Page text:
If you're here for cute bear picks go and see Clare's blog. It's ok, I'll wait :-)
Ah, that's better, isn't it. Cuuuute sunbears and moonbears! I actually had quite a different perspective to Clare. I haven't really been exposed to 'voluntourism' much before so I saw the idea of paying a bunch of money and getting to spend a day doing what amounts to a behind-the-scenes tour and learning a bit about the Free the Bears organisation as pretty cool. It was cool, and I recommend it to anyone who might have a spare day in Phnom Penh.
Now that we've had the cute, we get the other side. Our first day in Cambodia we went to Cheung Ek, also known as the killing fields, and S21, also known as the genocide museum. It was hard going, too much for us to wrap our heads around really. The contrast at Cheung Ek between the peaceful area and the horror we heard about on the audio guide was enough to give me whiplash. By the time we got to S21 I was kind of 'horror-ed out' and numb. I was hot and hungry and feeling guilty for wanting to complain when we were in the place so many people had been murdered and tortured. Dinner that night was subdued. I think we brought our books because we weren't up to talking.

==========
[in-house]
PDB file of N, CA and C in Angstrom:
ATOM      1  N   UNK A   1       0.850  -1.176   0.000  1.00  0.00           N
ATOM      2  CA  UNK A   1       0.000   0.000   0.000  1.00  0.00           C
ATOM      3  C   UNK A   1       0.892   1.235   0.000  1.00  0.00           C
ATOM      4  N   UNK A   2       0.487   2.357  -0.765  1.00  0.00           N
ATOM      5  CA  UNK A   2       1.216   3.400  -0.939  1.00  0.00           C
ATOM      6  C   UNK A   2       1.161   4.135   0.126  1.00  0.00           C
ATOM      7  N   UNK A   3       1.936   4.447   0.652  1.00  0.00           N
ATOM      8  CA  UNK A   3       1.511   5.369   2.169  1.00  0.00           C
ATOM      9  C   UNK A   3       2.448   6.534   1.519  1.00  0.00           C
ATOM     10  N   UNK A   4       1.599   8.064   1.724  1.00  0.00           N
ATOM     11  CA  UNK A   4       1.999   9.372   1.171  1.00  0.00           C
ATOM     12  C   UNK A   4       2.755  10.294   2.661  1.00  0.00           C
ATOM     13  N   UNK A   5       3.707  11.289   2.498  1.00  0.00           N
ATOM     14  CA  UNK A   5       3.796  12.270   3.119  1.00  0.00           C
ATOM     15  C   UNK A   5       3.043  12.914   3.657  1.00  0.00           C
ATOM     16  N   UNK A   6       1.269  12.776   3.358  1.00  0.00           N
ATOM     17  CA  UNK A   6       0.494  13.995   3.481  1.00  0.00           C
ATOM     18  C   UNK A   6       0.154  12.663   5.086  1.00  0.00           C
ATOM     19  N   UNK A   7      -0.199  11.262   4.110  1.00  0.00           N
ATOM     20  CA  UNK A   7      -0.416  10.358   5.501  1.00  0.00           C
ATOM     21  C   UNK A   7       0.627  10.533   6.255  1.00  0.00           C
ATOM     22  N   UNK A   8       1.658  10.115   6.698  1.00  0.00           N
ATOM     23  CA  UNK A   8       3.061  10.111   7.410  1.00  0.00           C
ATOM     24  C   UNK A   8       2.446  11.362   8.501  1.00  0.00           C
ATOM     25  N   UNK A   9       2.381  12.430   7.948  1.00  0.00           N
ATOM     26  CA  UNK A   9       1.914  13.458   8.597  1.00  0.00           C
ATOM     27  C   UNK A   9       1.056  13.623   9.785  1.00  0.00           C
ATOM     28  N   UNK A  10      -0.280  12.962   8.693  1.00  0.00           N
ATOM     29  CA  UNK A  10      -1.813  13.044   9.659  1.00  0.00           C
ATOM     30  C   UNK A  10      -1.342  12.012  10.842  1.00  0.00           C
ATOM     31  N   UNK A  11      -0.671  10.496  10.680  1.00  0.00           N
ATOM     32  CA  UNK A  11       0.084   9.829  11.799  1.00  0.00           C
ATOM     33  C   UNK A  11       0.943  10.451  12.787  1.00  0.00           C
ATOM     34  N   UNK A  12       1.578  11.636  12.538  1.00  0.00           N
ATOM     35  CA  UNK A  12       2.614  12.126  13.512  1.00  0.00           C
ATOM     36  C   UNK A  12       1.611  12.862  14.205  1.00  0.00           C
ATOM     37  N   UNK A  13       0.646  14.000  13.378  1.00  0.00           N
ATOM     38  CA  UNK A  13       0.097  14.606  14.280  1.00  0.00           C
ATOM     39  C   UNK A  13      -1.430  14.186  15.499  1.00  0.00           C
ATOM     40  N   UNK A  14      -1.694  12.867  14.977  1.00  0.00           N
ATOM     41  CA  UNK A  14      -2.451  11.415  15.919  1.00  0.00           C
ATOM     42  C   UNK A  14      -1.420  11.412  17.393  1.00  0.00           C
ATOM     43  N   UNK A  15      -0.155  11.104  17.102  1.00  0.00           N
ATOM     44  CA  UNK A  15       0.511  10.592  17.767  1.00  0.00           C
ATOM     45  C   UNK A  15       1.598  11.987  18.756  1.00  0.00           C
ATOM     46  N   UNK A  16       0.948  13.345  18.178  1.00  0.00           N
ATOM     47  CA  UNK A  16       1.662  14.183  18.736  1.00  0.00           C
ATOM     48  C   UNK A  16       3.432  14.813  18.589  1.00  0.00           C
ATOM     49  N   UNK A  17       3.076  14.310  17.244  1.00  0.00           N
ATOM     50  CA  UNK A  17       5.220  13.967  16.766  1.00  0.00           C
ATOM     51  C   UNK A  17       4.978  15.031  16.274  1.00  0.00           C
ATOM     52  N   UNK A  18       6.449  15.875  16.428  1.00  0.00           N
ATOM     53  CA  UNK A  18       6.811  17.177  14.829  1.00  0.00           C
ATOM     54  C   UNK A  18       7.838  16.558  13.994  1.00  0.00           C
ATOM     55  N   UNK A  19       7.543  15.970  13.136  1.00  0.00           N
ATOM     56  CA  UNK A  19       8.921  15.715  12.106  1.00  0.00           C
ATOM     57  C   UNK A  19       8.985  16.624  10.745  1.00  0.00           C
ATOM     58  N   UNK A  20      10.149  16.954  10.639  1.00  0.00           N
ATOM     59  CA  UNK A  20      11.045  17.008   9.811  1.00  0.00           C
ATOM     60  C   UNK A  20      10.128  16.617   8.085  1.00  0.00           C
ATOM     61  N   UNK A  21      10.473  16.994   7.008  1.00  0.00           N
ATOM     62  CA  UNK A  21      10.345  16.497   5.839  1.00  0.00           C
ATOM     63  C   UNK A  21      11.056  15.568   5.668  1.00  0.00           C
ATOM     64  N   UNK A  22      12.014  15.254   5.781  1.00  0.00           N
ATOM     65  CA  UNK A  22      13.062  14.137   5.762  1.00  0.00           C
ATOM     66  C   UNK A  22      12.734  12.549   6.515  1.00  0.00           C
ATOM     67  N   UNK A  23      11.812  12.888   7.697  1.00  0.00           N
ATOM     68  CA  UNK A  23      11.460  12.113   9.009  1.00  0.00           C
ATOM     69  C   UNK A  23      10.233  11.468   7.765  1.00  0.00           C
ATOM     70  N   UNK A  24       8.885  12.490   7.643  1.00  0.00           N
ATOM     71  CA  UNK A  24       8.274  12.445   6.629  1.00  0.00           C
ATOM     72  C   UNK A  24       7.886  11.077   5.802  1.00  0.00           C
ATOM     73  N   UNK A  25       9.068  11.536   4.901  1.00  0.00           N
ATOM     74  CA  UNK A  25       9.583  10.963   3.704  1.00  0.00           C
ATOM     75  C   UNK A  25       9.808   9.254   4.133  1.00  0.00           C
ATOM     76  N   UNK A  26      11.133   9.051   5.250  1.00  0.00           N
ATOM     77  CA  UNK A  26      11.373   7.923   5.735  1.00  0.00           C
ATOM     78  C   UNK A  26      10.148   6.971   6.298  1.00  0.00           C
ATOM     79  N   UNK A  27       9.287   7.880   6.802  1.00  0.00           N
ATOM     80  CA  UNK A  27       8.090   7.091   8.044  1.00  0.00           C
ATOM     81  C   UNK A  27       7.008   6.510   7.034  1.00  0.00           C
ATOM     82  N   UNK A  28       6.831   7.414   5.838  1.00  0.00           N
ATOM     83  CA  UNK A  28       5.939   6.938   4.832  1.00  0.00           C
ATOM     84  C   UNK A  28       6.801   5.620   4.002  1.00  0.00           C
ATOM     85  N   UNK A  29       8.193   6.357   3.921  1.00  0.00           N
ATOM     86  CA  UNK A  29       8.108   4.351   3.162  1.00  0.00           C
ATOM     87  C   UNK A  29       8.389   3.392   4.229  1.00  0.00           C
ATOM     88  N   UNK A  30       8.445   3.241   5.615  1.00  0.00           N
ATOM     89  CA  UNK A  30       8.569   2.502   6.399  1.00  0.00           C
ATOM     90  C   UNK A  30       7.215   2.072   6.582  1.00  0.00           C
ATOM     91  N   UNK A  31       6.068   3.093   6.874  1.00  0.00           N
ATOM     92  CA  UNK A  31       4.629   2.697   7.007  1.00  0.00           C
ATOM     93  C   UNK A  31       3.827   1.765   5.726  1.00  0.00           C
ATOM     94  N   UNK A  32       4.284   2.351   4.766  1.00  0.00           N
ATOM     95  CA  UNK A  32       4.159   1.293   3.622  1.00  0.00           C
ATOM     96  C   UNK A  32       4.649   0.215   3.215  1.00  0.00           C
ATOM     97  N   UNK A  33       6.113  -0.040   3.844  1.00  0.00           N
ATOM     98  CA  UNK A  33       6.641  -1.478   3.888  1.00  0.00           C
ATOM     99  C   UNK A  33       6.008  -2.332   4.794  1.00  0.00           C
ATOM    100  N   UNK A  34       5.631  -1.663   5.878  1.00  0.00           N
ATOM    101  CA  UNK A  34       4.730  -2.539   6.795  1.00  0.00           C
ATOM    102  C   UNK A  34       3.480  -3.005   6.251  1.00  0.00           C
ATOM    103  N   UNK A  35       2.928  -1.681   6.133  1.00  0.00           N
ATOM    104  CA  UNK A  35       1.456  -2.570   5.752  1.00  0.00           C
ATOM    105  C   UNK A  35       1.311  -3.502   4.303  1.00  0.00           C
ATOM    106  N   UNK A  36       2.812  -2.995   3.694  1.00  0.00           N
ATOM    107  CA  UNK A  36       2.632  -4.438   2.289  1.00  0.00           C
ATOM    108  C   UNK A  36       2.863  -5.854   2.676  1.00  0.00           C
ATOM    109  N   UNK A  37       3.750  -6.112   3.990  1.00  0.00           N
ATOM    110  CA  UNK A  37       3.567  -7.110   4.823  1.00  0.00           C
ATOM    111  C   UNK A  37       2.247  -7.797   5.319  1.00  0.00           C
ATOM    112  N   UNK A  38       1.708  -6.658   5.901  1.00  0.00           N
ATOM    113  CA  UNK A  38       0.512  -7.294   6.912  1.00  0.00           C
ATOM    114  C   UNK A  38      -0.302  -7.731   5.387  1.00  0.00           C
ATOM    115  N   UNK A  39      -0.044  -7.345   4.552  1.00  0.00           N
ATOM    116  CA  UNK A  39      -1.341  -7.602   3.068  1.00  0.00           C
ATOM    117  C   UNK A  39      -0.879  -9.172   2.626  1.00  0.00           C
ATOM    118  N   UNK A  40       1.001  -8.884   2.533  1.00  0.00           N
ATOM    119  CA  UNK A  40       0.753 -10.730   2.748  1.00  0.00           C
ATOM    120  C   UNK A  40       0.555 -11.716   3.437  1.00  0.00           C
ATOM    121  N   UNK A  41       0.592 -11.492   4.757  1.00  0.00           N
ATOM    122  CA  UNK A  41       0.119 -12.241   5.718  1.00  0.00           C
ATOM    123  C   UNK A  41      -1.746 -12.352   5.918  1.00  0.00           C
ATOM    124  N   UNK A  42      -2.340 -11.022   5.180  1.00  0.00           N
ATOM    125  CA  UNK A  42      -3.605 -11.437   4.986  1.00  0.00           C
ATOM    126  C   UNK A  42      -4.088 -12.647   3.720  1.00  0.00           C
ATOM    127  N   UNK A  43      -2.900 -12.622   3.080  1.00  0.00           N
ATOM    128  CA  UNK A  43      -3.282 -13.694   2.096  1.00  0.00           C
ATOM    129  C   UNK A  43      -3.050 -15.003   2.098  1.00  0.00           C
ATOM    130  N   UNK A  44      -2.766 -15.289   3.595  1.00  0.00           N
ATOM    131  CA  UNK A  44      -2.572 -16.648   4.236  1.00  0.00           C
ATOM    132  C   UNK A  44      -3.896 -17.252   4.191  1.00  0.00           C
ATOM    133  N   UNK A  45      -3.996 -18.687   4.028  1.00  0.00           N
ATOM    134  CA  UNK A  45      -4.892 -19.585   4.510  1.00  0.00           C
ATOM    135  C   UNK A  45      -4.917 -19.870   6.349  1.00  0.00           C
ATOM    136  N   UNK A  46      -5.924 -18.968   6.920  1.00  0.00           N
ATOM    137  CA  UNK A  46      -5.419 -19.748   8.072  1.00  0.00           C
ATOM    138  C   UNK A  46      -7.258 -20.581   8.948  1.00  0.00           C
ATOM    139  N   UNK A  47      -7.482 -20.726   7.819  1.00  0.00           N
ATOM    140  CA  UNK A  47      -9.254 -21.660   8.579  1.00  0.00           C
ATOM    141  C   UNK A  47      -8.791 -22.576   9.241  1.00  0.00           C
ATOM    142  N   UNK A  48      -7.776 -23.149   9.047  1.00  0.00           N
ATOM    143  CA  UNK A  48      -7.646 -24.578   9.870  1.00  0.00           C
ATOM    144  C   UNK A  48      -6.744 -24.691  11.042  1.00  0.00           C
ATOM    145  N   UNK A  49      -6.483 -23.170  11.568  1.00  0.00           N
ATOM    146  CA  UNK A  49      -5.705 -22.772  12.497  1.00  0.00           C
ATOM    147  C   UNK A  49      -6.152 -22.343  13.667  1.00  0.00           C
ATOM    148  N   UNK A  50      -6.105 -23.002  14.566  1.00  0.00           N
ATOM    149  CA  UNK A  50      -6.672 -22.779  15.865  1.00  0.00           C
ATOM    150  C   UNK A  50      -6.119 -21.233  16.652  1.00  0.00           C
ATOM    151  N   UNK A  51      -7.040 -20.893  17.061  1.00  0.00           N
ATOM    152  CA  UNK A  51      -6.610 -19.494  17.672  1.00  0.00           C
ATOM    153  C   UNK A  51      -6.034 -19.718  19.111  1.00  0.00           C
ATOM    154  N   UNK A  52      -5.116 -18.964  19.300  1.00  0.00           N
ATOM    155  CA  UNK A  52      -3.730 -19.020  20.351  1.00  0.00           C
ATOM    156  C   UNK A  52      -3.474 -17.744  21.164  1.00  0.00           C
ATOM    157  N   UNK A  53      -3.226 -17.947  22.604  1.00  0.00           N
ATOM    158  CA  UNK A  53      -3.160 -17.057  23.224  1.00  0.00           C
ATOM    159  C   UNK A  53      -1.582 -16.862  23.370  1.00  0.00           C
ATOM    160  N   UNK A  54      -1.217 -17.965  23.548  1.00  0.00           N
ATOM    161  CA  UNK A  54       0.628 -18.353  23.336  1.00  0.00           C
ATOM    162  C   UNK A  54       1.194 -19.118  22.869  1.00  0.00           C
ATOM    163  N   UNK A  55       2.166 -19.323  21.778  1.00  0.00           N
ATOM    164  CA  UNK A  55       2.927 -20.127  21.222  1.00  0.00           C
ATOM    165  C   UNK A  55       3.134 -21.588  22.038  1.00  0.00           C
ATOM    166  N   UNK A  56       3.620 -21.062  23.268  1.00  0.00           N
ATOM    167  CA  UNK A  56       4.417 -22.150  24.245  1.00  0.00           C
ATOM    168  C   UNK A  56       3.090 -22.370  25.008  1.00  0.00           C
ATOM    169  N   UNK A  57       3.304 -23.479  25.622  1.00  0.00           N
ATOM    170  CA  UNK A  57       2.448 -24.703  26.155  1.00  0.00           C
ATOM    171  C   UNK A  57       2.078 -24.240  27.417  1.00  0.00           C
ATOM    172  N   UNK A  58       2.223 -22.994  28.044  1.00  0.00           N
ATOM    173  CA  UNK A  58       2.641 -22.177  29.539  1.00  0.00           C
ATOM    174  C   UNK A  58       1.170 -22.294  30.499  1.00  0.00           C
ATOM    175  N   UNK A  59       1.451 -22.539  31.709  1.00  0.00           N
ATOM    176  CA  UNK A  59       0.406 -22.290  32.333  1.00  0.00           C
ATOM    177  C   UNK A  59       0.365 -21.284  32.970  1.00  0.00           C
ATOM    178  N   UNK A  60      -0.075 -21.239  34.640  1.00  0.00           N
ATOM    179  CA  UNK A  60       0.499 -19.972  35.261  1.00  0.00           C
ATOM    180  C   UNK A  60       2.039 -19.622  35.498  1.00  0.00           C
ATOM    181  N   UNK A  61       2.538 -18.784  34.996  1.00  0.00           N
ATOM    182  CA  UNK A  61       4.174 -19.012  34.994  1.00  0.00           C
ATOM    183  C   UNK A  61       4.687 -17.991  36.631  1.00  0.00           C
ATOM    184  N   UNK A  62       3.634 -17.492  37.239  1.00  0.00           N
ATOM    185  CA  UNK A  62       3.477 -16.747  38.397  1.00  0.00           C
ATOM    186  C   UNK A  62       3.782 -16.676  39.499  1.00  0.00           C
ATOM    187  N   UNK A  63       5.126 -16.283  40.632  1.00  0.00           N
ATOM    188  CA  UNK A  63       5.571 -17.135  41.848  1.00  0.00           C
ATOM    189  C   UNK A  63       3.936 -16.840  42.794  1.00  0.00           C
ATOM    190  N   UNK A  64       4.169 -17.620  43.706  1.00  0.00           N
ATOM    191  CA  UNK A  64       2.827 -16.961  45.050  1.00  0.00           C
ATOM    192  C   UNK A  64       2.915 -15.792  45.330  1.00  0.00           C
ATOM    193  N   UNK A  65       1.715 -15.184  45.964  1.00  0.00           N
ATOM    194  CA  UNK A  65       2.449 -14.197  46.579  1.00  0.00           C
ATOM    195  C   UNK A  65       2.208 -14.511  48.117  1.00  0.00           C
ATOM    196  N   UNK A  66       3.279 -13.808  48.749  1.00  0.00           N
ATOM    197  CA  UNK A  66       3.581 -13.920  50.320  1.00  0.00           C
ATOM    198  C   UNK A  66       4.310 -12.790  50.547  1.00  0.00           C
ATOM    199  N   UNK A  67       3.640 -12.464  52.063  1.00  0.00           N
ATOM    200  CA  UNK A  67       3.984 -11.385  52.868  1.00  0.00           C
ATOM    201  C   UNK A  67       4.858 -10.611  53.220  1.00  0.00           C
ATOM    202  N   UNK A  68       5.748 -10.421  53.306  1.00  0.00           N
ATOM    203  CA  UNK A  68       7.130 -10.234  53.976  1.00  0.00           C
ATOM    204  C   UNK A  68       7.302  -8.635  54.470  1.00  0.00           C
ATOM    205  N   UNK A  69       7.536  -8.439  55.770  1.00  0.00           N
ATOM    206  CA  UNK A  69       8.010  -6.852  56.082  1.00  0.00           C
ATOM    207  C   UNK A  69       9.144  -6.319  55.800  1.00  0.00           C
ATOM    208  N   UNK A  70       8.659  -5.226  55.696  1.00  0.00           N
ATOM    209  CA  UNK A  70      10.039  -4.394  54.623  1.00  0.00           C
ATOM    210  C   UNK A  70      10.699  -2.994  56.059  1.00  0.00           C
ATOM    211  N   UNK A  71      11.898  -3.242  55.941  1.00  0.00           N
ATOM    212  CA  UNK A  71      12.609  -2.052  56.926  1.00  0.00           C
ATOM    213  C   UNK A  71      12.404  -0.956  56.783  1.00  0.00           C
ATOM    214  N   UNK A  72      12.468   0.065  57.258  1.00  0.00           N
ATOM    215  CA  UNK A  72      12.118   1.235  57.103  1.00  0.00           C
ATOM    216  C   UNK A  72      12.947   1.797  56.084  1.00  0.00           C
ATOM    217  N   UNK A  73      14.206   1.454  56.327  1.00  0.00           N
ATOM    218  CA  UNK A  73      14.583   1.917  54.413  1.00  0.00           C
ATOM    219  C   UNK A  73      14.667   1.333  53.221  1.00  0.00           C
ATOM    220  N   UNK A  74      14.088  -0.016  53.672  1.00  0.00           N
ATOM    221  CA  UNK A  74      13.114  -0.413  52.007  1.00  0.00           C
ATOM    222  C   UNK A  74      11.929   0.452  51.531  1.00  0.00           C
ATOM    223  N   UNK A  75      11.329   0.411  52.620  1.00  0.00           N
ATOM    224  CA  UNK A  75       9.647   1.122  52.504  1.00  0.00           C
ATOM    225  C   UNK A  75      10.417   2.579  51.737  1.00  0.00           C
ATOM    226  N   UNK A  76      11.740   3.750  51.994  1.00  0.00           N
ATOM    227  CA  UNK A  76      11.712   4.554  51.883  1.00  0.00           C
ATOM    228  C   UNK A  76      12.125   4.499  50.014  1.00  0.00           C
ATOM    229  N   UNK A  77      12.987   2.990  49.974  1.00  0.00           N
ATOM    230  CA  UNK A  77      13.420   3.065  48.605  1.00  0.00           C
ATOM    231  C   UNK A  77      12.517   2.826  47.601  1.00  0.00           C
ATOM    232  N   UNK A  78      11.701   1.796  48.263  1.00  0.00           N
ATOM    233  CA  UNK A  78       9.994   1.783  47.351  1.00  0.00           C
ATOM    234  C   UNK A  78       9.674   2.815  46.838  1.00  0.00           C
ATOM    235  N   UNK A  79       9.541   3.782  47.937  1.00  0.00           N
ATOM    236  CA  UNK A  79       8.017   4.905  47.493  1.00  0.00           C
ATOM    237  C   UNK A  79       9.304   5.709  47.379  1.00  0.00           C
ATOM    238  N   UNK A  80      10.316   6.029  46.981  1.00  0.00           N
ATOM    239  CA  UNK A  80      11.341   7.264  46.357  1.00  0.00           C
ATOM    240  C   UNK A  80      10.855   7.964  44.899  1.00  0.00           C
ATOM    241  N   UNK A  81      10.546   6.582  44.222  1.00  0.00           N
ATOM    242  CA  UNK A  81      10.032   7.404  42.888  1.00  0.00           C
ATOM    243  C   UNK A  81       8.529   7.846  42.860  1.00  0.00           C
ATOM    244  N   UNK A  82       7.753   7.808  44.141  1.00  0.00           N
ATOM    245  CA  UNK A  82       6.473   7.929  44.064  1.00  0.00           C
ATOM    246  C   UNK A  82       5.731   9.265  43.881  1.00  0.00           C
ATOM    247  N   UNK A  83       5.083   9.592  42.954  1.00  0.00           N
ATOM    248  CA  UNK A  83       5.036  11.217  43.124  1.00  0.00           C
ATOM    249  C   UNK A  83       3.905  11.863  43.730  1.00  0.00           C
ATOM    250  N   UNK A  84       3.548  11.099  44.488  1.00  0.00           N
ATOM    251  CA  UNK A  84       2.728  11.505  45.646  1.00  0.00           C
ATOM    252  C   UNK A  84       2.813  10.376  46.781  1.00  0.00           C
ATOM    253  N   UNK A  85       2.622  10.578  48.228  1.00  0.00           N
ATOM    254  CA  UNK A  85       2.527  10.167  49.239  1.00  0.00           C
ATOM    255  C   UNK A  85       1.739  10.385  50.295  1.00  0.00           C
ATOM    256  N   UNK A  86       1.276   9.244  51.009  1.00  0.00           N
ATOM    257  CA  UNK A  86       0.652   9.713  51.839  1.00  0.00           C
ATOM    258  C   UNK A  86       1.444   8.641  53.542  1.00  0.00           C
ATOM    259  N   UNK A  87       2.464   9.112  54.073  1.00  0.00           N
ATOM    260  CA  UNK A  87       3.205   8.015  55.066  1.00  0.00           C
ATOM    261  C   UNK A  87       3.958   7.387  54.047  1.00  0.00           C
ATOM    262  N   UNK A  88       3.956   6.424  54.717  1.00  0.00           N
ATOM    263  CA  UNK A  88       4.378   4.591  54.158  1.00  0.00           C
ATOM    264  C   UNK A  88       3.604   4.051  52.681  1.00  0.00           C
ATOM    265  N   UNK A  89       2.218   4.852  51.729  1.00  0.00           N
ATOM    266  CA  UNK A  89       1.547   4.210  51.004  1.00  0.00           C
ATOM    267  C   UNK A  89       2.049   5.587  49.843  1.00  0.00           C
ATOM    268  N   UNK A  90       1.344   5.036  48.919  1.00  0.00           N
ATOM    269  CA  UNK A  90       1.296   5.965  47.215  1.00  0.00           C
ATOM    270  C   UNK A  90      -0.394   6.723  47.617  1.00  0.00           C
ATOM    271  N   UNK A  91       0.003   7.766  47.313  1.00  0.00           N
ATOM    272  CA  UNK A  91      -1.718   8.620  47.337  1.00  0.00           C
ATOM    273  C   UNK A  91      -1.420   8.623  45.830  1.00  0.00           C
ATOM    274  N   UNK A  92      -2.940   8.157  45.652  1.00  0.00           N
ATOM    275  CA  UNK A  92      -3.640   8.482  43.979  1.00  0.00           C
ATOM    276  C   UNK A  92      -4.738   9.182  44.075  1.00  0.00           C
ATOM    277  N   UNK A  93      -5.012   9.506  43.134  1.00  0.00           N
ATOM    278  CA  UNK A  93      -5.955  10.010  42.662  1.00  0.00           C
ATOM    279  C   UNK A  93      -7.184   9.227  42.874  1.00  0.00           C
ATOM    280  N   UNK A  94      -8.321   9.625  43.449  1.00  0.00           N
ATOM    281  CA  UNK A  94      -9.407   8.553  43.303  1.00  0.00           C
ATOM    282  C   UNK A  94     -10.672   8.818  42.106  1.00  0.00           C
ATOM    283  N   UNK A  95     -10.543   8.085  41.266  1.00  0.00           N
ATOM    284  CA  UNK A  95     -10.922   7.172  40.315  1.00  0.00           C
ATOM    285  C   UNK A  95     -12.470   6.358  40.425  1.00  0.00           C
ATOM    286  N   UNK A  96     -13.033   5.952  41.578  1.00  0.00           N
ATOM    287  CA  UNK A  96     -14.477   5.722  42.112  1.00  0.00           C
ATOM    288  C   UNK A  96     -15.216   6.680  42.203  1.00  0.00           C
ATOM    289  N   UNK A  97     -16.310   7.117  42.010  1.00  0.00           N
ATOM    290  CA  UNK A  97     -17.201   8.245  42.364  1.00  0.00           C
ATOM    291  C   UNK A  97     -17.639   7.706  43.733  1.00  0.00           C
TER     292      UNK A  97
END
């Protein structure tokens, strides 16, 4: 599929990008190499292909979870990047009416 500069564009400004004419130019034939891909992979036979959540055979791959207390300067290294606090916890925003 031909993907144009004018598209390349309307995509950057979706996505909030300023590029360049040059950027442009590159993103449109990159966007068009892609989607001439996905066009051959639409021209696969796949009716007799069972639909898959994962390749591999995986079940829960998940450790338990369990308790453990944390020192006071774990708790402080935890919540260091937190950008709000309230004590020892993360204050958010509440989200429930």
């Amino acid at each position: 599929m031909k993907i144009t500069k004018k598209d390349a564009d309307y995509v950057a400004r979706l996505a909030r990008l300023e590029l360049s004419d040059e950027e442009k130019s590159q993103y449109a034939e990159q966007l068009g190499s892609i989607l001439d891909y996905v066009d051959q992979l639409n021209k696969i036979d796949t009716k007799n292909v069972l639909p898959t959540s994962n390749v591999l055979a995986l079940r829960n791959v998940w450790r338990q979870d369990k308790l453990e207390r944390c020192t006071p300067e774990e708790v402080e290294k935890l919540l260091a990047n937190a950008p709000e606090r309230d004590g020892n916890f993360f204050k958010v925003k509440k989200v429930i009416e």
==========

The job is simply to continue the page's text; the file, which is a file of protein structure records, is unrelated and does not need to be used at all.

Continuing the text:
I had also started reading 'First they killed my Father' by Loung Ung. It describes the awfulness of going from middle class city kid to persecuted peasant very clearly. So clearly, in fact, that I couldn't think of anything but my kids, and the terrifying thought of my boys ever being caught up in something so horrible. The thought of not being able to protect my kids is... Unbearable. I realised that it was turning me into a depressed and anxious mess, so I got some silly funny books from the second hand bookshop to keep me going.
Actually, Phnom Penh was better than expected. Less hassle and more.... I dunno. So we spent an extra day wandering around, finding coffee, buying weird fruit. We are now in Siem Reap and have seen the Angkor Temples, but talking about that is going to have to wait.